Trainees at Hepburn's Gym found that power training shook up their whole physical self. Day by day they felt more strength come into their muscles. They found that, even when doing the bench press, their whole upper body was exercised as never before. During the first few weeks of power training their exercise poundages went up at an amazing rate.

Another significant factor explaining why low reps do the trick was brought out in the May '57 issue of Iron Man in an article by Ray Beardsley. He states that only by using heavy weights are all the fibers of a muscle called into action. The number of fibers activated is dependent on the resistance of the weight and also the mental concentration of the trainee.

Here's that article: 

And now, here is the Basic Power Training Course we use at Hepburn's Gym. 

Squat, 8-10 sets of 3-5 reps.

High Pullups, 8-10 x 3-5 reps.
Same starting position as a deadlift . . . overhand grip, take a deep breath, pull weight up . . . as in a deadlift but pull higher . . . up to the region of the pectoral muscles, throwing the head and shoulders back . . . lower the bar and exhale. Pull the weight up quickly but lower it as slowly as possible, fighting the bar down. Do not turn the hands over as in the clean to shoulders. 


Cycle begins again with the Squats. 

The repetitions and poundages used should go something like this. First of all, warm up with a light weight for 10 reps, then take a weight you can move easily for 3 or 4 reps. The second set should see you using at least 10 pounds more, and in the third or fourth set you use your maximum poundage for 3 reps. Decrease the weight 5 pounds and complete the remaining 4 to 6 sets (depending on how you feel). Sometimes you will only make 2 reps in the last one or two sets but that's acceptable. When you can do 5 reps in all the last sets increase the weight by five pounds. This doesn't apply to the first two sets.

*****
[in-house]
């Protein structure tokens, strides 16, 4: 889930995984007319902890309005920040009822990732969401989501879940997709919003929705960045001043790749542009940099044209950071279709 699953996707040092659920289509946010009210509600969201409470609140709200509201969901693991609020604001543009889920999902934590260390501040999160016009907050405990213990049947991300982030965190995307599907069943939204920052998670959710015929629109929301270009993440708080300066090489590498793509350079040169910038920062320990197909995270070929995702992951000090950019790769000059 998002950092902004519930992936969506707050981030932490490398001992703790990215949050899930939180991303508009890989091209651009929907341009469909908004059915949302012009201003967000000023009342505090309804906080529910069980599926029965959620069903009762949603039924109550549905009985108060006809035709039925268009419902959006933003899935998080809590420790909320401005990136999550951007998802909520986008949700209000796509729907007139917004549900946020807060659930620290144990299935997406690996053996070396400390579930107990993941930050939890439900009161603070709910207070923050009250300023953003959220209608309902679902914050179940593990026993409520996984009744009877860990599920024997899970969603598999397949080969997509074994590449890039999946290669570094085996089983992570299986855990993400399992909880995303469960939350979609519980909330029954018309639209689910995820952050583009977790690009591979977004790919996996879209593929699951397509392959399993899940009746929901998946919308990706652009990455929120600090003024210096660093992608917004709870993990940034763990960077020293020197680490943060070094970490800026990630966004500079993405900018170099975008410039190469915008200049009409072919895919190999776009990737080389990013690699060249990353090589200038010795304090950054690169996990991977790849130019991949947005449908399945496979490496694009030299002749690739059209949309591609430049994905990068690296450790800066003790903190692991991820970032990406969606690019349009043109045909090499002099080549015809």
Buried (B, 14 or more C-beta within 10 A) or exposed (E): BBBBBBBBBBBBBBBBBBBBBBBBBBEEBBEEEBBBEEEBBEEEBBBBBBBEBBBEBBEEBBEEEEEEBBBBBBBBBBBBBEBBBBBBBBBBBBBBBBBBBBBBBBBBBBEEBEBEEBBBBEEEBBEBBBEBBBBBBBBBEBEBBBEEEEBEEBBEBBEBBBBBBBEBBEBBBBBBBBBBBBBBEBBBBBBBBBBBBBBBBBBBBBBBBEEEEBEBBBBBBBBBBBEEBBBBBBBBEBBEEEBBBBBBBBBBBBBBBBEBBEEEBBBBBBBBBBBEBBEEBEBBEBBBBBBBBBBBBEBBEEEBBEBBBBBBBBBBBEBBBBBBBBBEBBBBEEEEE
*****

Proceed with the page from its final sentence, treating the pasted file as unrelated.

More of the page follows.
Rest 5 minutes between sets, and rest at least 20 minutes between exercises. 

Drink a quart of milk (or more) during the workout. Use one, or better still, two spotters. This will remove fear of being stuck with the weight. Get your spotters to yell verbal support when you're pushing out the last rep . . . it is better to under-strain than over-strain. 

Your workouts should never make you feel nervous or exhausted. You should be able to relax completely one hour after the training session . . . become conscious of the fact that you are on a weight gaining/strength building program. In that I mean you should, whenever possible, live in a manner advantageous to bodyweight/strength gains. This means extra rest and relaxation, extra food, and a good mental attitude.